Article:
New chameleon species may be the world’s tiniest reptile.
SCIENTISTS from Madagascar and Germany believe a newly discovered species of chameleon could well be the world’s smallest reptile.
The body of the male specimen appears to be just 13.5 millimetres-long – about the size of a sunflower seed – and fits on the tip of a human finger.
Frank Glaw of the Bavarian State Collection of Zoology in Munich, who was part of the international team of researchers that classified the new species and named it Brookesia nana, said the specimen is at least 1.5 millimetres smaller than the previous record holder.
This too was a member of the Brookesia family.
So far, scientists have observed just two individuals: one male and one female, both of which were captured in 2012 on an expedition to a cluster of cool, rainy mountains known as the Sorata massif.
“You really have to get down on your knees to find them,” Glaw told The Associated Press on Friday, February 5. “They are obviously camouflaged and they move very slowly.”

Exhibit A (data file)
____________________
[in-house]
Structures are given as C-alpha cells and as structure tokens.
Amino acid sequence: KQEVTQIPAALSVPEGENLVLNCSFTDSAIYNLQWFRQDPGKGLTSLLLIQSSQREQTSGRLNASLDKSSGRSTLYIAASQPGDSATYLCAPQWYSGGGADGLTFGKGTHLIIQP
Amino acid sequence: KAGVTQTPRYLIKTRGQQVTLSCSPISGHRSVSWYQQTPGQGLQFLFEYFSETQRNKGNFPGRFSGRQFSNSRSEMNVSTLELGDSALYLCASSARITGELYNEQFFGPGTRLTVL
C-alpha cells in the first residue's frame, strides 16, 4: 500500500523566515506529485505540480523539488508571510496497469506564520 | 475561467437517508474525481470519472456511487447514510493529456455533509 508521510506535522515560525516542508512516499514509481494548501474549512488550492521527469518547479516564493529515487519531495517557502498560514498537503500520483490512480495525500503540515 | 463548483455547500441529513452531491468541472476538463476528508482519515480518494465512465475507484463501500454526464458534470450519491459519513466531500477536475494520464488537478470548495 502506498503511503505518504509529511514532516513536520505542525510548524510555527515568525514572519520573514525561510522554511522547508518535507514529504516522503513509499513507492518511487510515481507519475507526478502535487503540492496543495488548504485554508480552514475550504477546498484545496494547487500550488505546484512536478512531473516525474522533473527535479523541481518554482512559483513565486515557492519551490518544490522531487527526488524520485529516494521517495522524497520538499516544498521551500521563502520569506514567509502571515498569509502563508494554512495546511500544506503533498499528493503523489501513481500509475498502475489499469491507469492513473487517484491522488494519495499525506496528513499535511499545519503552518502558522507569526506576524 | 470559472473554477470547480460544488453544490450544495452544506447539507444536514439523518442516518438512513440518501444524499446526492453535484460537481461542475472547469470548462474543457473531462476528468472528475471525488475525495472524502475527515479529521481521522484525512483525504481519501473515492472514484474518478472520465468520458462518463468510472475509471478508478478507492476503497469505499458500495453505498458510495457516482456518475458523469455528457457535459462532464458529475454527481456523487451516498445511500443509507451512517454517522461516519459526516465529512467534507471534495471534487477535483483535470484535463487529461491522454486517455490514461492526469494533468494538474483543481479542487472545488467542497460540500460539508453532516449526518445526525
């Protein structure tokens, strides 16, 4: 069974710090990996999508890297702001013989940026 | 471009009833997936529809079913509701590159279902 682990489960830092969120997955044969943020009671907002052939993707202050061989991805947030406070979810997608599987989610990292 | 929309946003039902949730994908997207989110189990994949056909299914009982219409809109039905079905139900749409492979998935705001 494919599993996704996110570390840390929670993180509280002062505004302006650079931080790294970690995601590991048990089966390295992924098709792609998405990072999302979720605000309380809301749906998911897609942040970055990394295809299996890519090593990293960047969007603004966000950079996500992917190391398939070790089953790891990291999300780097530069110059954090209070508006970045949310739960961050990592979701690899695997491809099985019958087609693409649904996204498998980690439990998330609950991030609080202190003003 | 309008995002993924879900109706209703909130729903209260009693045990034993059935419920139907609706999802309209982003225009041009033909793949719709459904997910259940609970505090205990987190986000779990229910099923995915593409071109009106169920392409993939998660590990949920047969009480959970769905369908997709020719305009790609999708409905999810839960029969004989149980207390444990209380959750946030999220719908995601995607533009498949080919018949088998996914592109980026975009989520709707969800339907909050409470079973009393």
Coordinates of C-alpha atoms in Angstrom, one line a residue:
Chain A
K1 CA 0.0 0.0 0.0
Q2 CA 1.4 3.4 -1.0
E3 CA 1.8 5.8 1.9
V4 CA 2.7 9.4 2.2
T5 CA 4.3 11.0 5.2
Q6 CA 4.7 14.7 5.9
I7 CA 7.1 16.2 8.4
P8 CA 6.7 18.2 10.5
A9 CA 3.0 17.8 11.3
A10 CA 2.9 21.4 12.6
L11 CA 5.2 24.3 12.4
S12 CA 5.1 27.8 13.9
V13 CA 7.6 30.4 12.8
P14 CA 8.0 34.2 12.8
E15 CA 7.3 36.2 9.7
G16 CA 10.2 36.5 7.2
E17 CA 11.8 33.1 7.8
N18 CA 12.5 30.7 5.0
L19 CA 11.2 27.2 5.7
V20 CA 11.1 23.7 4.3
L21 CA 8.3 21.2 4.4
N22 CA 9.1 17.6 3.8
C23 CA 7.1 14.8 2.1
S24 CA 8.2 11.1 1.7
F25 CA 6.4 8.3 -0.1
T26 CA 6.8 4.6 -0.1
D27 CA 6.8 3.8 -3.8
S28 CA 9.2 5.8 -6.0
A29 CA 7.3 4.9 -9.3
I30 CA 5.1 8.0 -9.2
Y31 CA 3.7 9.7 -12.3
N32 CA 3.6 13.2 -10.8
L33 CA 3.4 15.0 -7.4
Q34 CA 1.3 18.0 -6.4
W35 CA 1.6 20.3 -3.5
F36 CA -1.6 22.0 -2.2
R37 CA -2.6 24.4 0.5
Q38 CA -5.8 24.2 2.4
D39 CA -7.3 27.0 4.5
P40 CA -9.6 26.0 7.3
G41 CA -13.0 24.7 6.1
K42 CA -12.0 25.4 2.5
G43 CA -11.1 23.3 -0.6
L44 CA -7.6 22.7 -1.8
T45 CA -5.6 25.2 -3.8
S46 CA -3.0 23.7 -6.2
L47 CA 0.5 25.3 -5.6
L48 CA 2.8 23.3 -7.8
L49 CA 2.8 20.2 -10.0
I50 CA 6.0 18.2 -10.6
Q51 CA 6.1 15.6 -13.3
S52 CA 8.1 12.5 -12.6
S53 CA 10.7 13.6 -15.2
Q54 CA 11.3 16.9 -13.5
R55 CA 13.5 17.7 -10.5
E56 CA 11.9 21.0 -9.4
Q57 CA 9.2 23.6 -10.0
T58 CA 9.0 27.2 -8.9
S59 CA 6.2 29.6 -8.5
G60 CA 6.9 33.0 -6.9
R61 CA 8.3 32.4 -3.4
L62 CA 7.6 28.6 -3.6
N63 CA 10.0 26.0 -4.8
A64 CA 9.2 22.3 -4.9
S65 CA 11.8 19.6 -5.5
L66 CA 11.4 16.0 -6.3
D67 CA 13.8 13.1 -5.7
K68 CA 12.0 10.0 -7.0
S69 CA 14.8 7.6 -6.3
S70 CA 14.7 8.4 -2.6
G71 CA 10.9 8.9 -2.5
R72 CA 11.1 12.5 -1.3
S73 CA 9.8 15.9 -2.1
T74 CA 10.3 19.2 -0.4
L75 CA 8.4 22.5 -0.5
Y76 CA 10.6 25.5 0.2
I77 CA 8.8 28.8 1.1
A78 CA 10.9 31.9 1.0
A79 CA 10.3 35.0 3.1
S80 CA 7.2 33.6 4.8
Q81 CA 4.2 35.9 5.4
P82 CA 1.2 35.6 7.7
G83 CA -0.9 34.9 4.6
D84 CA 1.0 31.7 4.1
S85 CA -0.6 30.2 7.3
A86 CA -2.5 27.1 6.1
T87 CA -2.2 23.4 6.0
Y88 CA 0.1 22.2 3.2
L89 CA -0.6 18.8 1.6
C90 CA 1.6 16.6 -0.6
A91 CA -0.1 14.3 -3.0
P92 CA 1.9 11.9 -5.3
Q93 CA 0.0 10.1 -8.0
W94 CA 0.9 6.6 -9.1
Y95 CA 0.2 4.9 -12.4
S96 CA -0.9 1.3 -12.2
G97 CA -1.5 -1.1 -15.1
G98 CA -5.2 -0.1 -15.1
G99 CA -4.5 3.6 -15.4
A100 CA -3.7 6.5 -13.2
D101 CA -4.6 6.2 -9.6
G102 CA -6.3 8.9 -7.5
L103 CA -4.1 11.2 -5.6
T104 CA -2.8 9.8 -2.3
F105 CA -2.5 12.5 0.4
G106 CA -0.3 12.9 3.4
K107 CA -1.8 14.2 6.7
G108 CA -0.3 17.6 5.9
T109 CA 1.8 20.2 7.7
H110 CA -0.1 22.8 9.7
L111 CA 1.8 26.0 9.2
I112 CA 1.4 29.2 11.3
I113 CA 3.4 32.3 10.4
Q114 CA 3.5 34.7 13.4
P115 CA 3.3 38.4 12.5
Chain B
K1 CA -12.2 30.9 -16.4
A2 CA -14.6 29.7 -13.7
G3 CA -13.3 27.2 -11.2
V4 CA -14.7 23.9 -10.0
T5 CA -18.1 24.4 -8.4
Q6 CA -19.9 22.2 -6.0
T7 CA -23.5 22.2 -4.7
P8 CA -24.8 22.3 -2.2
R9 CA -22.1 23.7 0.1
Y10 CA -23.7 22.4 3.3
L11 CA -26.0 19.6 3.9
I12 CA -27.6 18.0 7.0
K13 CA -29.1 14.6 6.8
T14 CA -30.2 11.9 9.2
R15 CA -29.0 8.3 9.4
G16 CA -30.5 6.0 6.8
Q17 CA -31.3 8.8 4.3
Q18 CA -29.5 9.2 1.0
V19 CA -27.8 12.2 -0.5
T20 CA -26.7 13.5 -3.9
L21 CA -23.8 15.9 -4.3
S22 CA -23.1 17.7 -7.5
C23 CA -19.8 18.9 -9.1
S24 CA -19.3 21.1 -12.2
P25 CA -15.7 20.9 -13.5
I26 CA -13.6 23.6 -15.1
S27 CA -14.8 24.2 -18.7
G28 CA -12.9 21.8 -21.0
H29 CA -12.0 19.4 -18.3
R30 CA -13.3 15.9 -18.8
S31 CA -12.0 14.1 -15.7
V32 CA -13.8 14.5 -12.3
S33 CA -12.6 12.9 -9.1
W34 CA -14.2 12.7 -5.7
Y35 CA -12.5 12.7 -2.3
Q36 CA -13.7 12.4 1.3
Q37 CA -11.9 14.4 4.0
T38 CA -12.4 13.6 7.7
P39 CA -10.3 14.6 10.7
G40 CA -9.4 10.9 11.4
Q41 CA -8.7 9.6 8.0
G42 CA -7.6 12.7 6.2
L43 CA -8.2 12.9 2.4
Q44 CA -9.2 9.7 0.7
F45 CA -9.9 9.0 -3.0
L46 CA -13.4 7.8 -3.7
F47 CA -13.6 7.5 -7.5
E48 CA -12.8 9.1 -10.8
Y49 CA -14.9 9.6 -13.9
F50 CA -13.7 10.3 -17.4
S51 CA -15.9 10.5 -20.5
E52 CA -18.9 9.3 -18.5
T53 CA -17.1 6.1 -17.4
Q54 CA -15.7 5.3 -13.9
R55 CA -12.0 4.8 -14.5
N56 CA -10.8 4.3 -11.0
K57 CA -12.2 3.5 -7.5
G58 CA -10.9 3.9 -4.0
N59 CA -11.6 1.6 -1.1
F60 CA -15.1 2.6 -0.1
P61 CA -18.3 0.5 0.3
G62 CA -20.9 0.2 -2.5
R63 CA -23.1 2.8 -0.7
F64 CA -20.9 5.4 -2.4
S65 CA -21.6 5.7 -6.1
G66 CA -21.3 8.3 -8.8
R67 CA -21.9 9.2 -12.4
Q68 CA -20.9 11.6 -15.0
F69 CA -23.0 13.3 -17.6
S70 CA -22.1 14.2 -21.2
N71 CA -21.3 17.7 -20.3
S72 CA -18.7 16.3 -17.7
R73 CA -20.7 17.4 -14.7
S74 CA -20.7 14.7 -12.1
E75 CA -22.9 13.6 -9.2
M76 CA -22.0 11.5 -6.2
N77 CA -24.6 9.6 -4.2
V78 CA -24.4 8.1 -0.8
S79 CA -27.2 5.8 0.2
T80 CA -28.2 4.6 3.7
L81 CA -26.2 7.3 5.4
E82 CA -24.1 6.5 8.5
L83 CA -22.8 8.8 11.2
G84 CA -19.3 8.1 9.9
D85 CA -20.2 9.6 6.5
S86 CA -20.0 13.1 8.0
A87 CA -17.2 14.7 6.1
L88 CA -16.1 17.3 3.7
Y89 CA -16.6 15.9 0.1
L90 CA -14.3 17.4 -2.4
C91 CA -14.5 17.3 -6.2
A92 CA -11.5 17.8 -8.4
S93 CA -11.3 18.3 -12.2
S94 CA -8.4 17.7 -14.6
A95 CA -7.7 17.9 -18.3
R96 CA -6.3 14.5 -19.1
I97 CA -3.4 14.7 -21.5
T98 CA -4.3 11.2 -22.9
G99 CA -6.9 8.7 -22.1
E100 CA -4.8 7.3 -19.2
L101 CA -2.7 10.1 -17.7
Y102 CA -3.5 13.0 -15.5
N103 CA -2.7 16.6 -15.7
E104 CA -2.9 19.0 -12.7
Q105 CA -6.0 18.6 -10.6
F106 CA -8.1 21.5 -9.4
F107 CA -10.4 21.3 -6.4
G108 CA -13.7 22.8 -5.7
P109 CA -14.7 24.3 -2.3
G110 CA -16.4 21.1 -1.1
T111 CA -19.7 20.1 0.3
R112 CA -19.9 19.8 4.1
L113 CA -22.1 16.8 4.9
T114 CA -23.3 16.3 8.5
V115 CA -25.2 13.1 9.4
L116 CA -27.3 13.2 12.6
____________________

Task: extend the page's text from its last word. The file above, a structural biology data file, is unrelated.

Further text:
A CT scan of the female discovered two, while the make had “well-developed genitals”.
“I have few doubts it’s an adult male,” Glaw told AP. “If we had a pair mating it would obviously be better proof.”
He added that more would need to be found to confirm the Brookesia nana as the smallest reptile species, and that could take many years.
But Andolalao Rakotoarison, a Malagasy herpetologist and co-author of the new study published in Nature, is excited about the find and its implications.
“At the first glance, we realised that it was an important discovery,” he said.
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